I’ve mentioned my general plans for this year’s Halloween Scene and even discussed my history with Vertigo, so now it’s time to jump into the actual reviews! The first three books I tackled are the entire run of House Of Mystery, the fourth volume of Animal Man and the modern day vampire tale Blood + Water!
In the inaugural installment of The Great Teen Titans/Outsiders Deep Dive, I got into Graduation Day and the short story “A Day After” from Teen Titans/Outsiders Secret Files & Origins 2003. Briefly, the former Titans and Young Justice teams called it quits after a time-traveling blue robot popped into the present and woke up a Superman Robot that killed Donna Troy. Of course, these being superheroes, they tend to flock to one another and two new books soon followed: Teen Titans and Outsiders. Today we’ll get into the first volumes of each series, which debuted in 2003! Continue reading The Great Teen Titans/Outsiders Deep Dive Part 2 – A Kid’s Game & Looking For Trouble
When Teen Titans by Geoff Johns and The Outsiders by Judd Winick launched in 2003, I’d been reading comics for about a decade. I still loved them, but my reading habits had changed, mostly because I was in college and diving into my to-read pile Scrooge McDuck-style when I’d come home on breaks. I still read Wizard when I could, but my actual exposure to comics was very different than it had been.
And then at some point in my junior or senior year, I discovered that a nearby hobby shop sold comics. I can’t remember if I found this out myself or if this one girl I knew mentioned it, but I started buying a few books here and there. I stuck to ones that I knew I wasn’t getting in my pull box. I think the two I started reading were Runaways and Outsiders. Not bad choices, if I do say so myself. Continue reading The Great Teen Titans/Outsiders Deep Dive Part 1 – Graduation Day & Secret Files 2003
Sometimes I grab a series of trades the purposefully have a connection while other times I just grab whatever looks interesting out of my boxes. In the case of this week’s post, I did the latter, but realized that I had a nice connection in that both the second Exiles book and Matt Kindt’s Revolver feature characters dealing with the differences in the realities they experience! Want to know more? Hit the jump! Continue reading Alternate Universe Trade Post: Exiles Ultimate Collection Vol 2 & Revolver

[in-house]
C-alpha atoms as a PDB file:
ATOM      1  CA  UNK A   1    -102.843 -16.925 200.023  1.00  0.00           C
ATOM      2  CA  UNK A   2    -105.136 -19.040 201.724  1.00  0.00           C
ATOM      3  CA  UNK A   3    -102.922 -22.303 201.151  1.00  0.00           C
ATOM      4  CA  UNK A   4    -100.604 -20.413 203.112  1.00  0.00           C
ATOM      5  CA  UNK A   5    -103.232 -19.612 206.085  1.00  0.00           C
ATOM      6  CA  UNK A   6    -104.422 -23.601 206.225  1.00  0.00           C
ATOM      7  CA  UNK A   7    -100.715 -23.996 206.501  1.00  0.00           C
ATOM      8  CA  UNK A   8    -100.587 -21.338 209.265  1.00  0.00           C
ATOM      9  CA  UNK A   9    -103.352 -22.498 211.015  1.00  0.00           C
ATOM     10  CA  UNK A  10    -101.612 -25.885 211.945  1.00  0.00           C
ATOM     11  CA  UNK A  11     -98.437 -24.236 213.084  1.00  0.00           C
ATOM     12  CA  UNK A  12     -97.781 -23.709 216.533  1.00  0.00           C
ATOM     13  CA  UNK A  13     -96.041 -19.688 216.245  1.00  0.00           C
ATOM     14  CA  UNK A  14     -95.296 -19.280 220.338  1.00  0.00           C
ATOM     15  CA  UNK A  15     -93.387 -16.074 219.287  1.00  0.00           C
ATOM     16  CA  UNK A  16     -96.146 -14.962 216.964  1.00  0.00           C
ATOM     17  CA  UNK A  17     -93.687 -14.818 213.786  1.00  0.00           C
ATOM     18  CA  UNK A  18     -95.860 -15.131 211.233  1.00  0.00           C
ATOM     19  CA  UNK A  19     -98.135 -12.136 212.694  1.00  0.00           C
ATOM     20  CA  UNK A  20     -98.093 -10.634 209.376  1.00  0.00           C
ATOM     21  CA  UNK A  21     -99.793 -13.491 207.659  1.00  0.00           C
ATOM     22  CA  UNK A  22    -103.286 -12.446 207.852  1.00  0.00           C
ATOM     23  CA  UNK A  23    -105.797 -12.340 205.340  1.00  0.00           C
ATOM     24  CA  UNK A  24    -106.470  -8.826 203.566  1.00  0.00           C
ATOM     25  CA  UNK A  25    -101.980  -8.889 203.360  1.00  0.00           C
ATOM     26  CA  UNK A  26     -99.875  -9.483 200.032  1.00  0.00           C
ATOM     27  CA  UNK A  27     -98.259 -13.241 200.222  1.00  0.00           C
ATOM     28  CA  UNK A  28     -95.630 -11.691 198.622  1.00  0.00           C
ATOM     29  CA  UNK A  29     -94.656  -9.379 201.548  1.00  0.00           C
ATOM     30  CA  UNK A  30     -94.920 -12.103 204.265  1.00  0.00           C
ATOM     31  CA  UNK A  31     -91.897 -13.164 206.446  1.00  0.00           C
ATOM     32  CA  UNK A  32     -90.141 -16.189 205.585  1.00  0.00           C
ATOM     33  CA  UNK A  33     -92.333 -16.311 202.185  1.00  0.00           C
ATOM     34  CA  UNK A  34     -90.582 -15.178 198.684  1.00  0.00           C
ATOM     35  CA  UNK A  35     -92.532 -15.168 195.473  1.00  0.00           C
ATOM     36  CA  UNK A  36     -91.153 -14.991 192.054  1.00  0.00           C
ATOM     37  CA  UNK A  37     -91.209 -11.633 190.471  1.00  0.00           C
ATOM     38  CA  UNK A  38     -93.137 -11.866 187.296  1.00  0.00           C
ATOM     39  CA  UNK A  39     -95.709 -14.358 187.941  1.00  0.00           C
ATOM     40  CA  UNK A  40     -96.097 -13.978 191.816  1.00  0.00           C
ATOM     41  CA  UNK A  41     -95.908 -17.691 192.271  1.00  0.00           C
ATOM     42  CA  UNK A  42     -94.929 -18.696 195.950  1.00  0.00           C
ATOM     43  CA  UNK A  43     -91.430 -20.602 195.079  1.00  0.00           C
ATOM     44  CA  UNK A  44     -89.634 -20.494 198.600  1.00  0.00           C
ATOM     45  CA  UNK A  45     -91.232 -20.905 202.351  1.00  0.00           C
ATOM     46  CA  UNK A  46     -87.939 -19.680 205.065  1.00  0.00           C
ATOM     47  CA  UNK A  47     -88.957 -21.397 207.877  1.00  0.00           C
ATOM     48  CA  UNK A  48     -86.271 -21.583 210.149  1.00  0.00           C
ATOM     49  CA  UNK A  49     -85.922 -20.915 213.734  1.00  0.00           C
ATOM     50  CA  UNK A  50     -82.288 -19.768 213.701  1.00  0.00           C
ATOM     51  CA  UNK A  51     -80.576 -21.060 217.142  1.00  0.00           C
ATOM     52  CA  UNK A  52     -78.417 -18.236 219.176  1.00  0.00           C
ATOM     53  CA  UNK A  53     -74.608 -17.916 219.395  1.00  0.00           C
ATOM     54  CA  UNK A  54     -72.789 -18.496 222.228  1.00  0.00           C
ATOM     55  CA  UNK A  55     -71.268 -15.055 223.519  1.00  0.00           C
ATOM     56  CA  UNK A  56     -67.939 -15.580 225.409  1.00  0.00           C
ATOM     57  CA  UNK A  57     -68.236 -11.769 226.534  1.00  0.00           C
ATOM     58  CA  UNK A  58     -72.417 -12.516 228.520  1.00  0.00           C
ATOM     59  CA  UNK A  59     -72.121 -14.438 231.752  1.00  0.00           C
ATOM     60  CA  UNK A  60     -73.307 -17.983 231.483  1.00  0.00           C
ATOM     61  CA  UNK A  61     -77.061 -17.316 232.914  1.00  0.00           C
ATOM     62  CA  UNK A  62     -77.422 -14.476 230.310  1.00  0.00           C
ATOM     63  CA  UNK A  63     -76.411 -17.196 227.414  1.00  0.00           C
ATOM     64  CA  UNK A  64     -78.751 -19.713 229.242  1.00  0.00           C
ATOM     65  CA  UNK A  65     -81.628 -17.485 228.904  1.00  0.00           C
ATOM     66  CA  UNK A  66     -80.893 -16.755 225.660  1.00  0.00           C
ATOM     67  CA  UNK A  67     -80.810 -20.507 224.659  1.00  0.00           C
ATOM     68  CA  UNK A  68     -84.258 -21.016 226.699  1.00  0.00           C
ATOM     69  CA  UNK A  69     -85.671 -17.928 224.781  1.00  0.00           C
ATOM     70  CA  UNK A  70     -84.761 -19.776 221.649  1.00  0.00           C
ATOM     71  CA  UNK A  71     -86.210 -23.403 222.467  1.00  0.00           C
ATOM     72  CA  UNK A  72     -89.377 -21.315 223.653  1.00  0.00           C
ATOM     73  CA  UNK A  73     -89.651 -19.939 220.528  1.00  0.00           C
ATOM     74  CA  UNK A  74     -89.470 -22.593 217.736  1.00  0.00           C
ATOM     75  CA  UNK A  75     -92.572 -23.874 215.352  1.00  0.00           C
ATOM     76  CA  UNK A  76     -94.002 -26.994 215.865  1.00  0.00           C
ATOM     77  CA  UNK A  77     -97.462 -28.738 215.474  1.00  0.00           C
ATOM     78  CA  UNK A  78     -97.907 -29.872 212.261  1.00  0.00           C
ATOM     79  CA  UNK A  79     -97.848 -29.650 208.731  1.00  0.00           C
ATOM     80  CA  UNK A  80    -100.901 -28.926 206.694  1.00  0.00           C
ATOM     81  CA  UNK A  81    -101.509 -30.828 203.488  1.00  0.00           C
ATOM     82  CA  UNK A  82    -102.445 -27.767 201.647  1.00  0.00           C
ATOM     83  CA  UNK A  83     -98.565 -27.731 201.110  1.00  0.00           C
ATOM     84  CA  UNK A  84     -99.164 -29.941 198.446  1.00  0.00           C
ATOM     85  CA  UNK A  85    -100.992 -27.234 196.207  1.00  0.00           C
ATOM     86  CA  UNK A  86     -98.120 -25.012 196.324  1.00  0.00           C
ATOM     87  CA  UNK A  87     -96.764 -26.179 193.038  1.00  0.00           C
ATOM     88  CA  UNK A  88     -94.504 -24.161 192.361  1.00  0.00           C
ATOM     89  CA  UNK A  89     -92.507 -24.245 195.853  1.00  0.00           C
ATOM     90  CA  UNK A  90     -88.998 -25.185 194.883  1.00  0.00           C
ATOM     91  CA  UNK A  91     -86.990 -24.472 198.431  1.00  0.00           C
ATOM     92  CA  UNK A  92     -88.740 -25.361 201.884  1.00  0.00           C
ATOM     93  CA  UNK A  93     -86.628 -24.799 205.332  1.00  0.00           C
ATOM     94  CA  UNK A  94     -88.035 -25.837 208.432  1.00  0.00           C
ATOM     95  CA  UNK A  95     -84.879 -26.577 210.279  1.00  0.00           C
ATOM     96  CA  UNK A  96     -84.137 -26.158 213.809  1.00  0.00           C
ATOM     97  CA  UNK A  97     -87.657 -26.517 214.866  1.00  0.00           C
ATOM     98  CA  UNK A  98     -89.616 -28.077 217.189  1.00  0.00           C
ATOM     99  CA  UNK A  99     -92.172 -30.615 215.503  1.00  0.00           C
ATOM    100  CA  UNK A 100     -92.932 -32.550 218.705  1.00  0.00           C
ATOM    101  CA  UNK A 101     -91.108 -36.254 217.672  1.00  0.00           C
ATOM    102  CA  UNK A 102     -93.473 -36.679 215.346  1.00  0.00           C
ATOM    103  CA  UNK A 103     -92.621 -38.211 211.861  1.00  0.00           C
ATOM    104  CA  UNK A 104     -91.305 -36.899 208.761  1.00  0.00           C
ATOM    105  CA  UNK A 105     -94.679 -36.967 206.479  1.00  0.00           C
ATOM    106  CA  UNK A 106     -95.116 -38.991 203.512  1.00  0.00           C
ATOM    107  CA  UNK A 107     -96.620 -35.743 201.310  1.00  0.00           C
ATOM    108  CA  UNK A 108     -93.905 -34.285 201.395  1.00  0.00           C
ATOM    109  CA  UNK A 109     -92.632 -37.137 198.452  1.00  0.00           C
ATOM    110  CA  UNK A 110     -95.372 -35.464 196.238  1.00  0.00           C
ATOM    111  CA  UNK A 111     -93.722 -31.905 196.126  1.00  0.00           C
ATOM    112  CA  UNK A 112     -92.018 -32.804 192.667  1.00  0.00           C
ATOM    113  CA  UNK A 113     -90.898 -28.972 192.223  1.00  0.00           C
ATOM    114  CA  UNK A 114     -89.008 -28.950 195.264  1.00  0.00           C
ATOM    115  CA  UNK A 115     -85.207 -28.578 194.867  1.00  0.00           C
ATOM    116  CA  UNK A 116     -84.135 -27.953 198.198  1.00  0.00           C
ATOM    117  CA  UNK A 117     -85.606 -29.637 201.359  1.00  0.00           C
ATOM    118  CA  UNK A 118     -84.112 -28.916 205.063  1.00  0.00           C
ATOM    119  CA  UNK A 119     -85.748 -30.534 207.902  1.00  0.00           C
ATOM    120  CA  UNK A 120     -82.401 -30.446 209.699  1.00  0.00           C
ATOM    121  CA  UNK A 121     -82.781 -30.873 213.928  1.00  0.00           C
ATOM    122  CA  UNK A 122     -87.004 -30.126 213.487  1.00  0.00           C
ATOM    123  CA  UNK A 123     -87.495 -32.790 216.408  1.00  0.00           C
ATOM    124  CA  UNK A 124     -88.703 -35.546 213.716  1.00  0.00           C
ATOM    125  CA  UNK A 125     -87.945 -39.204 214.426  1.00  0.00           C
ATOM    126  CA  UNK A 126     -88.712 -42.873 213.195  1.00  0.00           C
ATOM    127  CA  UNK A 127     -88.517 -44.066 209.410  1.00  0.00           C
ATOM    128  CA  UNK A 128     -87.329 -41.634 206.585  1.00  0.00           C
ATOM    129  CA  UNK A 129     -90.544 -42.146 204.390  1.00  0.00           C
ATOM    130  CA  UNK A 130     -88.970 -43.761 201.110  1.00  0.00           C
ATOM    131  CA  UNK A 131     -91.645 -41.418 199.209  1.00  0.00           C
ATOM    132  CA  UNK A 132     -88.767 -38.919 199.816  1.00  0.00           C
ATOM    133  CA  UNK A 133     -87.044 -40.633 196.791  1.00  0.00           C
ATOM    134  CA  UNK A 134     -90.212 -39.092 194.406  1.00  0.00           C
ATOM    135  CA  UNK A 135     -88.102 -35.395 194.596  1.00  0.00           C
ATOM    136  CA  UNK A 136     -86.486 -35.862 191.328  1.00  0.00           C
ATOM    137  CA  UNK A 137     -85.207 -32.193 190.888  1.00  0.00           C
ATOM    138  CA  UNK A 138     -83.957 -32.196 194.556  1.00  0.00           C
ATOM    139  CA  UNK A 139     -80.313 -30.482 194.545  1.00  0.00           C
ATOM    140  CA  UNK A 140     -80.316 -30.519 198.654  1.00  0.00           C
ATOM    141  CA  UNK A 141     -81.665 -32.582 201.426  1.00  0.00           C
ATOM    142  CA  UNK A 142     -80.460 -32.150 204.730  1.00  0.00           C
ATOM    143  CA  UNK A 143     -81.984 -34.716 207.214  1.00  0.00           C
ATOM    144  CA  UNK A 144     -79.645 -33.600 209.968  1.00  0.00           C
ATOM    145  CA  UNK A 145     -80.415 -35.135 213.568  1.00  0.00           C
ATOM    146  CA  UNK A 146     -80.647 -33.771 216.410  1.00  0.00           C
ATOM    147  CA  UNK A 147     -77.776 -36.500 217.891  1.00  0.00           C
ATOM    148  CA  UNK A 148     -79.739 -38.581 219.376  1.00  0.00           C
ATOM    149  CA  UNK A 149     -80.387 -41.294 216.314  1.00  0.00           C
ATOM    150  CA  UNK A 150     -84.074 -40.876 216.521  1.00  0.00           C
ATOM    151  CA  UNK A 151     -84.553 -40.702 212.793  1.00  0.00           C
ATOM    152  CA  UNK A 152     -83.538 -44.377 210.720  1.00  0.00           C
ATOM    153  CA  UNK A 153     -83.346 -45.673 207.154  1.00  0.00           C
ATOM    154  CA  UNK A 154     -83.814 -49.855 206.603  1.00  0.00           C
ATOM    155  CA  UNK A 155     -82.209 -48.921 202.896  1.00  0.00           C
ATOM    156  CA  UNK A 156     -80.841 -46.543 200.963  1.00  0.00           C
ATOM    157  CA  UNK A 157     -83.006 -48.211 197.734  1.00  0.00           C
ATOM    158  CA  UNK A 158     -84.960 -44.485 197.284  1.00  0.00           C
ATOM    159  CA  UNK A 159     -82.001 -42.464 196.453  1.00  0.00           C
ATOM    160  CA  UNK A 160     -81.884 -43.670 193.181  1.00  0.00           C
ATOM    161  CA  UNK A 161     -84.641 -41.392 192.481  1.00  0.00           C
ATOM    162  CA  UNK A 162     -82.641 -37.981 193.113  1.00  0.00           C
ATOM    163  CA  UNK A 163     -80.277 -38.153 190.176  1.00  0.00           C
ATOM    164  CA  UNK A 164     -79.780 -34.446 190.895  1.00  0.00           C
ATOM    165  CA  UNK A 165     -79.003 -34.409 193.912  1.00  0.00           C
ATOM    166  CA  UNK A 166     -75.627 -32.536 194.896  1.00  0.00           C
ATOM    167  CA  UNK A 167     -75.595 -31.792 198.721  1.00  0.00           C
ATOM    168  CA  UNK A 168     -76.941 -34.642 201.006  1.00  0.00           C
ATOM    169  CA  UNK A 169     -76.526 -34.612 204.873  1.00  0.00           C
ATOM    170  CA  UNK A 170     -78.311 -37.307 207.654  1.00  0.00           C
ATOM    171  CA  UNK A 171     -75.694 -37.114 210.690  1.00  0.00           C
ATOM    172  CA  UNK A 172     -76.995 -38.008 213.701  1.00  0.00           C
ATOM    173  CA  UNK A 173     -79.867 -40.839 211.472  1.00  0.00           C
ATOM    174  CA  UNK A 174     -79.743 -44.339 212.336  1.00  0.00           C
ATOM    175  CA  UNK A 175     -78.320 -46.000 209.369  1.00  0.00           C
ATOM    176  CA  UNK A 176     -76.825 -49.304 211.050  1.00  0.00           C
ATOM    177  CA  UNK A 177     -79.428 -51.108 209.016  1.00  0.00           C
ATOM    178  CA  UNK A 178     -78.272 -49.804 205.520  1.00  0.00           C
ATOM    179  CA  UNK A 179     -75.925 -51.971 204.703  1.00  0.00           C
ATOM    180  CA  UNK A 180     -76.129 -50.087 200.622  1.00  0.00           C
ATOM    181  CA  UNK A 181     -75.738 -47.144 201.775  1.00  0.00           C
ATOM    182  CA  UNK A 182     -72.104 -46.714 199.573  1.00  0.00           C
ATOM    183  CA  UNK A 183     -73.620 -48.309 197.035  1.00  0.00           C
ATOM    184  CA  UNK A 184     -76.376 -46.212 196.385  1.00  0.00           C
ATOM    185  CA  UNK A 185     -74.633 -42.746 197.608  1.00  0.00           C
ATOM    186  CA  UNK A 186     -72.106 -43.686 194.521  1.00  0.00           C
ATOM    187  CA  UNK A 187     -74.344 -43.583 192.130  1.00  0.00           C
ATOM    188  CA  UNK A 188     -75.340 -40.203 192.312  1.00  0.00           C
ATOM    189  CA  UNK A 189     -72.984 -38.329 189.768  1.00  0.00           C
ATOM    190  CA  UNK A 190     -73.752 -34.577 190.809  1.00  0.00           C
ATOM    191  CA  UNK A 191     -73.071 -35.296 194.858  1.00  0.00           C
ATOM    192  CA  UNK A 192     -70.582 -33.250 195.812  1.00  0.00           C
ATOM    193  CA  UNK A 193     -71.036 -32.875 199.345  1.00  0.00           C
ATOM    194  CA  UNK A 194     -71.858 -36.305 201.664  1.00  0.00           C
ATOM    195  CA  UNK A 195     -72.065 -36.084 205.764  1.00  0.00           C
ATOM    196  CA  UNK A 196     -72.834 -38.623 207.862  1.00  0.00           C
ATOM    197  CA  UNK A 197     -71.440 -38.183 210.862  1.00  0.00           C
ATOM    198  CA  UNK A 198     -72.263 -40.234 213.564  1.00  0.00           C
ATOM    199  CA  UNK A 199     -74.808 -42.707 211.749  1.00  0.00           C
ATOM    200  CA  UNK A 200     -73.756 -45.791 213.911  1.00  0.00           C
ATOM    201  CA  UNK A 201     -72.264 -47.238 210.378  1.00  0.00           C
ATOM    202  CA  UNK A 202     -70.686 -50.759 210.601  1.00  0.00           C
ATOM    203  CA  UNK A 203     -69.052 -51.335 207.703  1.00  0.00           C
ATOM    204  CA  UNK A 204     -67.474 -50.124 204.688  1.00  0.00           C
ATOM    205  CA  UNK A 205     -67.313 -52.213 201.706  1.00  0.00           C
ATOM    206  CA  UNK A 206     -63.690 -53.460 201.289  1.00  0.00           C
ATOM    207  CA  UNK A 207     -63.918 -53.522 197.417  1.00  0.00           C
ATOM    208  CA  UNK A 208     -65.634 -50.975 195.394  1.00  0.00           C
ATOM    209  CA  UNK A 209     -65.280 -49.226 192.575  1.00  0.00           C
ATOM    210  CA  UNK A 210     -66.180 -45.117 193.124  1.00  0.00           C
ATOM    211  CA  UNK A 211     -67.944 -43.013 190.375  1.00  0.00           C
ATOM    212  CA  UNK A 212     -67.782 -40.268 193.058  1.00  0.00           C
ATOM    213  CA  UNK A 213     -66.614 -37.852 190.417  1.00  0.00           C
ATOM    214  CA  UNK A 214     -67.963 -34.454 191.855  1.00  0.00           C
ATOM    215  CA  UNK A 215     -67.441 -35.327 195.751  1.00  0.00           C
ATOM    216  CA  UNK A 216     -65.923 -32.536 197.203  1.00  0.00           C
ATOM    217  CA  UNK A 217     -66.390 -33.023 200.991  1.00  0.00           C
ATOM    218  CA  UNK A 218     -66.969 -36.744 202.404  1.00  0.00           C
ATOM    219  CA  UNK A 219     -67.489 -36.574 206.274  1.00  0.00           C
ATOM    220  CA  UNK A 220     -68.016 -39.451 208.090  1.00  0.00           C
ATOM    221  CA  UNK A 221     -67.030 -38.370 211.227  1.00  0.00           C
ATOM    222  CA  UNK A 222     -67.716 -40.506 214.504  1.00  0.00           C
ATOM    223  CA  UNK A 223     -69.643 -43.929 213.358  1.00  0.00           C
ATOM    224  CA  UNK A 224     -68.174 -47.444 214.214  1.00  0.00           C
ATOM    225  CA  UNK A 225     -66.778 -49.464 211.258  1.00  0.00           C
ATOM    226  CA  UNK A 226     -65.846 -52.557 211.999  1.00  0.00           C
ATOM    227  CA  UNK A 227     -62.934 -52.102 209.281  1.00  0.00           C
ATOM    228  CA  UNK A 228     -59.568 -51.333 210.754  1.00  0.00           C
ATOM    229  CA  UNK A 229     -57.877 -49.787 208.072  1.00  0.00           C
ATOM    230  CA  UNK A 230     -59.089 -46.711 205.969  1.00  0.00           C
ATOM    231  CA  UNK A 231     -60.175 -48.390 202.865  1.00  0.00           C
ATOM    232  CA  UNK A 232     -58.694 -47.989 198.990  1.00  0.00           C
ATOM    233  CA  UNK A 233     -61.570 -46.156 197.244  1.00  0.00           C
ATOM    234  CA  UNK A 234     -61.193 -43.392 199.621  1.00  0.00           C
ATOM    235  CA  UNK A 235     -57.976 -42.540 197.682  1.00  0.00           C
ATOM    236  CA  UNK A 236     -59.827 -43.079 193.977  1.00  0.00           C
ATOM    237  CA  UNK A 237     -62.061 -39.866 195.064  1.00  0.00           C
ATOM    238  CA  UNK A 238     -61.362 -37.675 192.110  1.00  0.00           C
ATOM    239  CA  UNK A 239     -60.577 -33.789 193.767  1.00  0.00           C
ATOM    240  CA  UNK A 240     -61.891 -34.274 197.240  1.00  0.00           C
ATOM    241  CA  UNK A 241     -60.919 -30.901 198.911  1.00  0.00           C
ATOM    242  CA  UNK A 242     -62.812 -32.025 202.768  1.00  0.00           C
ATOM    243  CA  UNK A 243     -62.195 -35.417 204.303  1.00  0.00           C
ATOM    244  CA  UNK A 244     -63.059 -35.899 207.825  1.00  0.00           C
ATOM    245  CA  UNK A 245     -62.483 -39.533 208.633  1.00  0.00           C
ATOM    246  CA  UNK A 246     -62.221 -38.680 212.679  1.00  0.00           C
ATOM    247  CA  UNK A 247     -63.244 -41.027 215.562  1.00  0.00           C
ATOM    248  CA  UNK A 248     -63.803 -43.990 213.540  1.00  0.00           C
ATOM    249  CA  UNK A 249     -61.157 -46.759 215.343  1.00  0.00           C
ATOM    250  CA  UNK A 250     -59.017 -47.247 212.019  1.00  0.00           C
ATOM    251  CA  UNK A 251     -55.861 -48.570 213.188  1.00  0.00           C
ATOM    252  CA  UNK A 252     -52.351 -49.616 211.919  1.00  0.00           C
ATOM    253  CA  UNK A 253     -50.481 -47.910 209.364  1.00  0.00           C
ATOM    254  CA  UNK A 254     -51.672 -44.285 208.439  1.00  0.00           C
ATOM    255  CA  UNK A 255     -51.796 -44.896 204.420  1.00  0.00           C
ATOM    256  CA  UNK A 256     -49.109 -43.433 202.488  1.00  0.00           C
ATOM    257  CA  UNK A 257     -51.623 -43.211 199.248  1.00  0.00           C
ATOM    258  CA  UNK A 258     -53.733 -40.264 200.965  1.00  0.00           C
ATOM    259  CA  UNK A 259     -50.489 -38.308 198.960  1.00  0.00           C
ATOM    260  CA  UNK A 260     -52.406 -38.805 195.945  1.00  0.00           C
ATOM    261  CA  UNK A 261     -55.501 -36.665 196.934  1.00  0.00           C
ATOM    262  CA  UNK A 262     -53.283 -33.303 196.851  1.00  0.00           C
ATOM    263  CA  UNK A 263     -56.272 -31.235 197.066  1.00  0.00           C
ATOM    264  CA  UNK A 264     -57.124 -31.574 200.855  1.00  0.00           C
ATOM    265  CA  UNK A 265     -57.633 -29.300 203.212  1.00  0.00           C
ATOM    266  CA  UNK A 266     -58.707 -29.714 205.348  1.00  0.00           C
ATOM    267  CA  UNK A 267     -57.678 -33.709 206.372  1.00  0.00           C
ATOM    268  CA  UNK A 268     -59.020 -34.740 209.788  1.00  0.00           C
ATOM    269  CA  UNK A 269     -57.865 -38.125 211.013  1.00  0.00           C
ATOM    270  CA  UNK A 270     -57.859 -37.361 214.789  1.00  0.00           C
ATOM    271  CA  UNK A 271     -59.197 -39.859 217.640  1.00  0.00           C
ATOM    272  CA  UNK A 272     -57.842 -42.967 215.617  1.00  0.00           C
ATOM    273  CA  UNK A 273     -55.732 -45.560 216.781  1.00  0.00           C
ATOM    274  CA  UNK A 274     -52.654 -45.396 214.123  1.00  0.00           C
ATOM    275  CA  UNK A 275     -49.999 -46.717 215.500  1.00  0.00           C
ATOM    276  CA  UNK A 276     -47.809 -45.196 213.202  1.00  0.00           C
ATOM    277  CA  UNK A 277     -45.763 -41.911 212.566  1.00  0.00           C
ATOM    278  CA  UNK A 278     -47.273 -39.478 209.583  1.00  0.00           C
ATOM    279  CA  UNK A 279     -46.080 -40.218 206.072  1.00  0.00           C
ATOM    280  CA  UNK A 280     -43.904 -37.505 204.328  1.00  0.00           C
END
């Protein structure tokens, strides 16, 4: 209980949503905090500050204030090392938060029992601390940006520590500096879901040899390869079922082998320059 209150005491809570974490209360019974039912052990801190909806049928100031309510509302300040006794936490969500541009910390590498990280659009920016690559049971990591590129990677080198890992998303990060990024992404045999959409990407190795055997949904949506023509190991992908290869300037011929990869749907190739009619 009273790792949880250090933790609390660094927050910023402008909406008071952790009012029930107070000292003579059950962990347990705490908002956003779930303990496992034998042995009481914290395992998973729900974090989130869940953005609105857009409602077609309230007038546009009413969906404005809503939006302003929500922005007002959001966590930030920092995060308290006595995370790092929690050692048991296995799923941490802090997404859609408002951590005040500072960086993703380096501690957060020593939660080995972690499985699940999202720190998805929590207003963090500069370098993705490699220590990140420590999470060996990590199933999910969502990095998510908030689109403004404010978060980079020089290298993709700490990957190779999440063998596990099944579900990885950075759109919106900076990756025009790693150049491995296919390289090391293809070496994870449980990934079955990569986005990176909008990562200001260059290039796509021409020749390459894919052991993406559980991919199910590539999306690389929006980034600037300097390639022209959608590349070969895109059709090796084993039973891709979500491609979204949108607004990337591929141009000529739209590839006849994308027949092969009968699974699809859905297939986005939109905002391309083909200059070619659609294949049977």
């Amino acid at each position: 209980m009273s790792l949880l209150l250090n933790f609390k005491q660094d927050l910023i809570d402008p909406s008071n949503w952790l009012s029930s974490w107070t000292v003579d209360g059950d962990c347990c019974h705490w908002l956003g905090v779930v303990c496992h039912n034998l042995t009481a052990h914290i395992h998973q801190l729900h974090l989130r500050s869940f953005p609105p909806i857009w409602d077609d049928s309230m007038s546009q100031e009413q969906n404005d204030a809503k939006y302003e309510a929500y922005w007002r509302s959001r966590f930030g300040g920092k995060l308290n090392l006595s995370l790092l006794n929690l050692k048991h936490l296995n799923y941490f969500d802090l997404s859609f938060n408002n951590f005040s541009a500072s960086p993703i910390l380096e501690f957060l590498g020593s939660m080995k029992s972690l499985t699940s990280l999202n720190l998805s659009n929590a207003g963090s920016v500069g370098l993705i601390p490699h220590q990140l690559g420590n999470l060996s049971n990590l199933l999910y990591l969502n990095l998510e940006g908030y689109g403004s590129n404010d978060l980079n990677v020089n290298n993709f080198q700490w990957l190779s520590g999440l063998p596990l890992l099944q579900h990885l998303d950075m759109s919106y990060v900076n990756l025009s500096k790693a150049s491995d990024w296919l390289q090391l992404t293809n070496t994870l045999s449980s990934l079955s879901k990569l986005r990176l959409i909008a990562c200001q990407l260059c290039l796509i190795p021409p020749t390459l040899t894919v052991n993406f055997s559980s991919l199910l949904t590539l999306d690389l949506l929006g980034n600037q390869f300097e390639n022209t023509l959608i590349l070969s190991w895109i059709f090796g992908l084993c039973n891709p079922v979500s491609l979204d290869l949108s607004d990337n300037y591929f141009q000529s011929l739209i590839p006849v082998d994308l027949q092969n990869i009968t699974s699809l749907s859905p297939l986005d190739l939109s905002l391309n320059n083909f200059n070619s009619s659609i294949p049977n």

Sometimes a book comes along and just fits so perfectly in your wheelhouse that you wonder why you haven’t already mainlined the whole thing already. Exiles is that book for me. I’ve always been intrigued by the idea of the X-Men, but didn’t feel up to the challenge of diving into that incredibly dense continuity. I also love alternate world stories, so when Judd Winick — a writer I love — came along and combined the two in Exiles, I was on board. Well, not really because I didn’t read the book as it started coming out because I was graduating high school and heading into college at that point, but I was intrigued and kept it on my trade-watch radar. At this year’s New York Comic Con I scored the first, second, third and fifth volumes of the Exiles Ultimate Collection books for $5 each which was huge for me. I’m pretty excited about getting my hands on the two I’m missing, though maybe not the very last one which is all Chris Claremont. Still, I’ll have fun with the volumes I have (I hope) and see if I want to keep reading the rest.
The idea here is that a group of X-Men have been plucked from their alternate dimensions to work for an entity called the Time Broker who sends them on missions in other dimensions to help get the time stream back on track. If they fail, their own realities will suffer great changes that threaten their own lives. The great thing about this book is that it’s so completely in and of itself while also playing off of many of the themes and ideas presented in the main X-books as well as the Marvel Universe as a whole. Since Winick is working with a team of characters who “don’t matter” in the grand scheme of things at Marvel, he can do a lot more with them than you might expect. These first 19 issues are packed with character deaths, pregnancies, jokes, budding relationships, ridiculously difficult decisions, honest conversations and heaping helpings of ass kickery and explosions.
While building his own team, Winick also does a great job of building an interesting world within a world that explores all kinds of other worlds. There’s clearly a system at play with the Time Broker, but as the series progresses, we learn that the Exiles aren’t the only team of displaced heroes popping around dimensions. It’s one of the intriguing overarching elements that makes me want to keep reading all six volumes of the Ultimate Collection except for maybe that Claremont stuff.